You may have thought, broad readership, that last week's Iguazu Falls video tour was the only post I'd be offering ye about the Iguazu experience. Well, you'd be wrong about that, and herein lies your correction. For Iguazu was not the kind of experience that can be contained in but a single post, and while I am not going to bore anyone--self included--with a series of useless superlatives to describe the waterfall, there were salient details of the trip that bear retelling, which I will herein retell.
Firstly: the Iguazu trip began early on a Sat AM, at Aeroparque Jorge Newbery. This is the point of departure for domestic flights within Argentina, and is commonly known as the "aeroparque" as opposed to "Ezeiza" which is the international hub. The destination was Iguazu (obv.) in the state of Misiones, which is a nub that protrudes out of the northwest of the country up toward its intersection with Paraguay and Brazil.
The first impression I had upon landing in Misiones was the blessed, blessed warmth of the atmosphere. Bs As is many good things, but during the "summer" (June-Aug, that is), it is not warm. But Misiones, happily, was, and the tropical sunrays were a blessed change from the dank citification of BA.
We had but a moment to change and regroup before heading out from our very nice hotel out to an open-topped jeep that was taking us to various excursions. The first was ziplining, which triggered DF's well-known fear of heights quite intensely. Despite aforementioned fear, I managed to zipline very efficiently, and my only regret was that the experience ended so quickly that I barely had time to realize I'd conquered my vertigo and that I was enjoying myself.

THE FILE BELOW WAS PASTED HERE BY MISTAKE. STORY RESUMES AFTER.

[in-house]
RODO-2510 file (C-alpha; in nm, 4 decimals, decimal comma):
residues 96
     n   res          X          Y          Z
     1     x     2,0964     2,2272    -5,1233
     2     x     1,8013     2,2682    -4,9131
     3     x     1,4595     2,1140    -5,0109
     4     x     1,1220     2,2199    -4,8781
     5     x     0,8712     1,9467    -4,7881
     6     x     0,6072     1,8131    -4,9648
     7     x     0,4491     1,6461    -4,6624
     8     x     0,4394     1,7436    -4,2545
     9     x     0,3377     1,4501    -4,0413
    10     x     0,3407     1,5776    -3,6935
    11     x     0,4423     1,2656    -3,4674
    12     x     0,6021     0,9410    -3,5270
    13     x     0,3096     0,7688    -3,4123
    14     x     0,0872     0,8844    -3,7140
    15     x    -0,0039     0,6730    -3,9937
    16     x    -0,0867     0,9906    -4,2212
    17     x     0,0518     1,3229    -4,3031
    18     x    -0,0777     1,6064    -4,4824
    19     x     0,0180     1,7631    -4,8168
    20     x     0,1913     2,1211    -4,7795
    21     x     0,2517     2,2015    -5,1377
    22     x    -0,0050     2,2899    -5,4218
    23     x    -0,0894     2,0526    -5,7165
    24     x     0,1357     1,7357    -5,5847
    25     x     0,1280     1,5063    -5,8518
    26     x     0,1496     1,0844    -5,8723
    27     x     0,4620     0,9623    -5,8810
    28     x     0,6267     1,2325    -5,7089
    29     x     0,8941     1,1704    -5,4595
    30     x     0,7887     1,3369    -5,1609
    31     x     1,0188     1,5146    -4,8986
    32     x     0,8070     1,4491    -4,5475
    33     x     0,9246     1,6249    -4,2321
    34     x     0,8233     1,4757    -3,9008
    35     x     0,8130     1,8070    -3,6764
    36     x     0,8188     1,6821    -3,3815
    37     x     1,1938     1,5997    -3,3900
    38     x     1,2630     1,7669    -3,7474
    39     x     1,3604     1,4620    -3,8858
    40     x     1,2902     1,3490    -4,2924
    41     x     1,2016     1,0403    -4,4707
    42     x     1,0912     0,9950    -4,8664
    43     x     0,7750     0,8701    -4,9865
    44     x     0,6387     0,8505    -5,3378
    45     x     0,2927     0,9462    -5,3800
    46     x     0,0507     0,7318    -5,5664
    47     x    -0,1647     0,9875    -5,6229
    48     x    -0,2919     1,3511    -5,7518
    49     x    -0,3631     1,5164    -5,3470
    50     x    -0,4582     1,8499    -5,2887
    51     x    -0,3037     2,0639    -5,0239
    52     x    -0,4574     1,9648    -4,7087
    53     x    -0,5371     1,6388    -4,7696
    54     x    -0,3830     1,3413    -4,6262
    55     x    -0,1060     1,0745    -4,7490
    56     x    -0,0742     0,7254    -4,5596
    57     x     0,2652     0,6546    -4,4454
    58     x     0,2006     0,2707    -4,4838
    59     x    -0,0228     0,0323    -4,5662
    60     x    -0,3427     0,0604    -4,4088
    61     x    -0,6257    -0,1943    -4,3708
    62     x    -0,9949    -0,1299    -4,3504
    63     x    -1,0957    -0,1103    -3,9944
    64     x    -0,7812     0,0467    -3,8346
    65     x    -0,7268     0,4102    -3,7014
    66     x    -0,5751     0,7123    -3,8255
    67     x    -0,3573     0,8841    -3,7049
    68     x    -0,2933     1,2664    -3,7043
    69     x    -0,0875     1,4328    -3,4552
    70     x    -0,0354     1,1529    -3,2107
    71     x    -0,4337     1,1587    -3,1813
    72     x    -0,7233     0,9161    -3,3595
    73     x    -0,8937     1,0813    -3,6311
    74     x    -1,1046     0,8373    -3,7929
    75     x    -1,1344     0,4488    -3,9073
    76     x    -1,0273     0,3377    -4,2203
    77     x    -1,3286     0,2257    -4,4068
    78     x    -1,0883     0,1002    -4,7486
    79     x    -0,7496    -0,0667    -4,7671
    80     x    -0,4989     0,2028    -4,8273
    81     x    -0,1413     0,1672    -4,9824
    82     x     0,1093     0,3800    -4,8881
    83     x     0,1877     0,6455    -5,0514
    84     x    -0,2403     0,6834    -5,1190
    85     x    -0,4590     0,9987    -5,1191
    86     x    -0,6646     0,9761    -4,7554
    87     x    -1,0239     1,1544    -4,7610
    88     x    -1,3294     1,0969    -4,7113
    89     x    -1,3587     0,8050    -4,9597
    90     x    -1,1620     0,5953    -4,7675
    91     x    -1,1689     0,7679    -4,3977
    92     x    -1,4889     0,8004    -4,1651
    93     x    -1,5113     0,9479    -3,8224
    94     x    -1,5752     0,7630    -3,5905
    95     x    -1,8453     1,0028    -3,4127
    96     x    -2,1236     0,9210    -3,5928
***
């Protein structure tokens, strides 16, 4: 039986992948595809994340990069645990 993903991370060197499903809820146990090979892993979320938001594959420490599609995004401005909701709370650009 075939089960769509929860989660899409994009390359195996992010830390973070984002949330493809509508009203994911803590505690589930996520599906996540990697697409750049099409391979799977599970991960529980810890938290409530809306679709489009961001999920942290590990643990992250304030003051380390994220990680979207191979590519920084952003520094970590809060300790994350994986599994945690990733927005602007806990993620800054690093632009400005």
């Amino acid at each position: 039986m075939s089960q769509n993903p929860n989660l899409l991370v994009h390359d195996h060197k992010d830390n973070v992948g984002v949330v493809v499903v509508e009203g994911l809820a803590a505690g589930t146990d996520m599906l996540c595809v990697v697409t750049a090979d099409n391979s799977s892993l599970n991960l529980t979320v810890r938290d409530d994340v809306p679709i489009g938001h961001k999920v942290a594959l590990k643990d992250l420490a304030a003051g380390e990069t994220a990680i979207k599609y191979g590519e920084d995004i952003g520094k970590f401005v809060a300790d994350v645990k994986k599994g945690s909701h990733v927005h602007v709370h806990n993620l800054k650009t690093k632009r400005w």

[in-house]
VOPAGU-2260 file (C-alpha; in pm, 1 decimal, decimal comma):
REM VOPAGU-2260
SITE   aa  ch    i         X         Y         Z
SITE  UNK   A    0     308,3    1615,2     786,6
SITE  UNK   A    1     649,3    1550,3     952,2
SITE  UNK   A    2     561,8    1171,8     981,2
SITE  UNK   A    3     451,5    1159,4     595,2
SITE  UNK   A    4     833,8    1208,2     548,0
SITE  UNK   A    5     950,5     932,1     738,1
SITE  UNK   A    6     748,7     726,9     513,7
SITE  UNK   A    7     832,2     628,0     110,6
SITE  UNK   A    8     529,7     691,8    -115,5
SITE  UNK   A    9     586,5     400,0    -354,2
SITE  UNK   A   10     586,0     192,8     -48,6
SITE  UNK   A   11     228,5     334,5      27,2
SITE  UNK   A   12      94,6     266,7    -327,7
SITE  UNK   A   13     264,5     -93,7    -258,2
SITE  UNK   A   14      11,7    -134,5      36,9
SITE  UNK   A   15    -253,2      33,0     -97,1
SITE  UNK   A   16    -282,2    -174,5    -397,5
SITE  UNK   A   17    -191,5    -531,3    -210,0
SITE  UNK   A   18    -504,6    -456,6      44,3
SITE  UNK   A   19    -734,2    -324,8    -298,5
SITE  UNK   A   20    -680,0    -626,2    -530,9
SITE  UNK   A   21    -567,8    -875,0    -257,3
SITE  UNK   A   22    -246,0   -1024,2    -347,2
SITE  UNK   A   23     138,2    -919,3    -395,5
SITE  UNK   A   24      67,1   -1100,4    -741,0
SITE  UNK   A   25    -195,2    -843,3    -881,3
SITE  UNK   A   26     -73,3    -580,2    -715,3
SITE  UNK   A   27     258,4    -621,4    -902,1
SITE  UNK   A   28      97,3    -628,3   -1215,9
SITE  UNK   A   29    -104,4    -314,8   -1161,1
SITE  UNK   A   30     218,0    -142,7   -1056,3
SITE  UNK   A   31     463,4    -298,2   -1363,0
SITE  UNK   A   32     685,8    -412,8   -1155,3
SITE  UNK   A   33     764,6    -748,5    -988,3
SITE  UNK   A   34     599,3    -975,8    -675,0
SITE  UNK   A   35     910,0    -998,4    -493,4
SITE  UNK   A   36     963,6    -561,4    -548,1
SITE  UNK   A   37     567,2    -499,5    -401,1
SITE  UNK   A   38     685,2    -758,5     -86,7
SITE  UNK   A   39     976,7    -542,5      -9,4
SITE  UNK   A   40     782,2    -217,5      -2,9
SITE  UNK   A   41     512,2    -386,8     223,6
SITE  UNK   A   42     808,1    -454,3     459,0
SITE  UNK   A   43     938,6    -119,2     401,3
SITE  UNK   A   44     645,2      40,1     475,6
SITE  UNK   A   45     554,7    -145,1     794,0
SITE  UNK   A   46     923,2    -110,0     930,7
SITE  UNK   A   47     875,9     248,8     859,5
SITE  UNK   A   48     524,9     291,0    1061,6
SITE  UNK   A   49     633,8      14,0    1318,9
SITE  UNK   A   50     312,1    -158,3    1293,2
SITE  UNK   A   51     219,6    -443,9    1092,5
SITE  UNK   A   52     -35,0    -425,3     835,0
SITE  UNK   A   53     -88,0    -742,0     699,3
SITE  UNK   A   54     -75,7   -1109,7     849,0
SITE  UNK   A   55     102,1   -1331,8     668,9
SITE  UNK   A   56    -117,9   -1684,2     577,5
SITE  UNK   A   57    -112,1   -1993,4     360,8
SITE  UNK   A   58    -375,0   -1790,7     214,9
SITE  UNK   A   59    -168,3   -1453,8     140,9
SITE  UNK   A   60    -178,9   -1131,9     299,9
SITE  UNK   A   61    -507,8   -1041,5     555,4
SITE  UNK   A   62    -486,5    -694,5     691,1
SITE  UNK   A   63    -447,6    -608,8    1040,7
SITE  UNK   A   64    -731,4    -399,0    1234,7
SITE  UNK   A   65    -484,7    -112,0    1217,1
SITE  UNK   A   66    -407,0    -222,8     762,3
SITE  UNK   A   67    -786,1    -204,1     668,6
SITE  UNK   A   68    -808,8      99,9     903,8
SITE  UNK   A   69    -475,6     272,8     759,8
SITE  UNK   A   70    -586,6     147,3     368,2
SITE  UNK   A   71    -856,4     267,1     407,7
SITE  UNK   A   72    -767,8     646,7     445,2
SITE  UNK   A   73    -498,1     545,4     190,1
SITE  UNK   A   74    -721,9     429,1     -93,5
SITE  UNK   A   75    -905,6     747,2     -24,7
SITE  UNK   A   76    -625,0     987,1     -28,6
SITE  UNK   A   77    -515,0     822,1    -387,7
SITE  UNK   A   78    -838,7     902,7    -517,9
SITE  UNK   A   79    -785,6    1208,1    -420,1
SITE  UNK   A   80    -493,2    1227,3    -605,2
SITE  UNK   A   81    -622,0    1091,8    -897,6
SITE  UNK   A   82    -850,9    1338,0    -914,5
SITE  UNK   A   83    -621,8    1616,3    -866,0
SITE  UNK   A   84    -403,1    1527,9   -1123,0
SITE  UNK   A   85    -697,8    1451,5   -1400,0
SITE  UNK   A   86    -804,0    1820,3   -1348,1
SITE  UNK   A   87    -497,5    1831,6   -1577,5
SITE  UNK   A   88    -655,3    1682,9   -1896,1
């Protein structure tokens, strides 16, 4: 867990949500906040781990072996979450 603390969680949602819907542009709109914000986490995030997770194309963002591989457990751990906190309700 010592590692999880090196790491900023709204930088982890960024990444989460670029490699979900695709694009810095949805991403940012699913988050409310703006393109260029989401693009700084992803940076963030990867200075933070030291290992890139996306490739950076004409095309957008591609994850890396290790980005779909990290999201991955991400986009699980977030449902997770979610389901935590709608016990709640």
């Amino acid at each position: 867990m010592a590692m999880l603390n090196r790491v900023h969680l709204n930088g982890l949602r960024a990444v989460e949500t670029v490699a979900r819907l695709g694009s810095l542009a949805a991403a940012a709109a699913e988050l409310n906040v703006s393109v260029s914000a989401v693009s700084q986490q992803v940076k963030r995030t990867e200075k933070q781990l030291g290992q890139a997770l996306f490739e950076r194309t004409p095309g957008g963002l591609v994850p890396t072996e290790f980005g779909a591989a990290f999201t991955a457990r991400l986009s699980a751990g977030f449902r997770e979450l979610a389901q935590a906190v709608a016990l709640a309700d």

Then came rapelling, which raises all manner of double-entendre possibilities (e.g., "repelling", "repellent" "I repel myself"), but in fact required us all to launch ourselves backward off the lip of a steep cliff and bounce laterally down to a creek bed below. This is both easier and harder than it sounds. Easier, because it's all managed by competent Arg gentlemen who more or less assure that even if you freaked out and flailed like a newborn, you'd avoid death. And harder, because if you don't manage to execute it quite right, you can go into a tilt or a spin and find yourself humiliated if not in danger.
My result was adequate if not spectacular. I managed to avoid any major fracases but did not descend as gracefully as I might have. The trip to the bottom also afforded the chance to explore the creekbed, and a nearby waterfall that provided a small taste of the Iguazu experience the next day, at least in the sense that taking a bath prepared Titanic victims for the ship's foundering.
Night came, and back at the hotel I looked forward to a decent night's sleep free from the noises of the various deafening clubs located infelicitously downstairs from my otherwise very nice depto. Hence the borderline-tragic irony when just about when I was heading to bed, I heard the couple in the room next to me stumble noisily through their door. Their mighty battle with the lock forced me to look outside, and I saw them struggling with the lock, clearly too inebriated to perform basic motor functions. Another bad sign: Down the hall, where they'd just passed, someone (i.e., one of them) had ripped a painting off the wall and smashed it on the ground, casting glass about everywhere.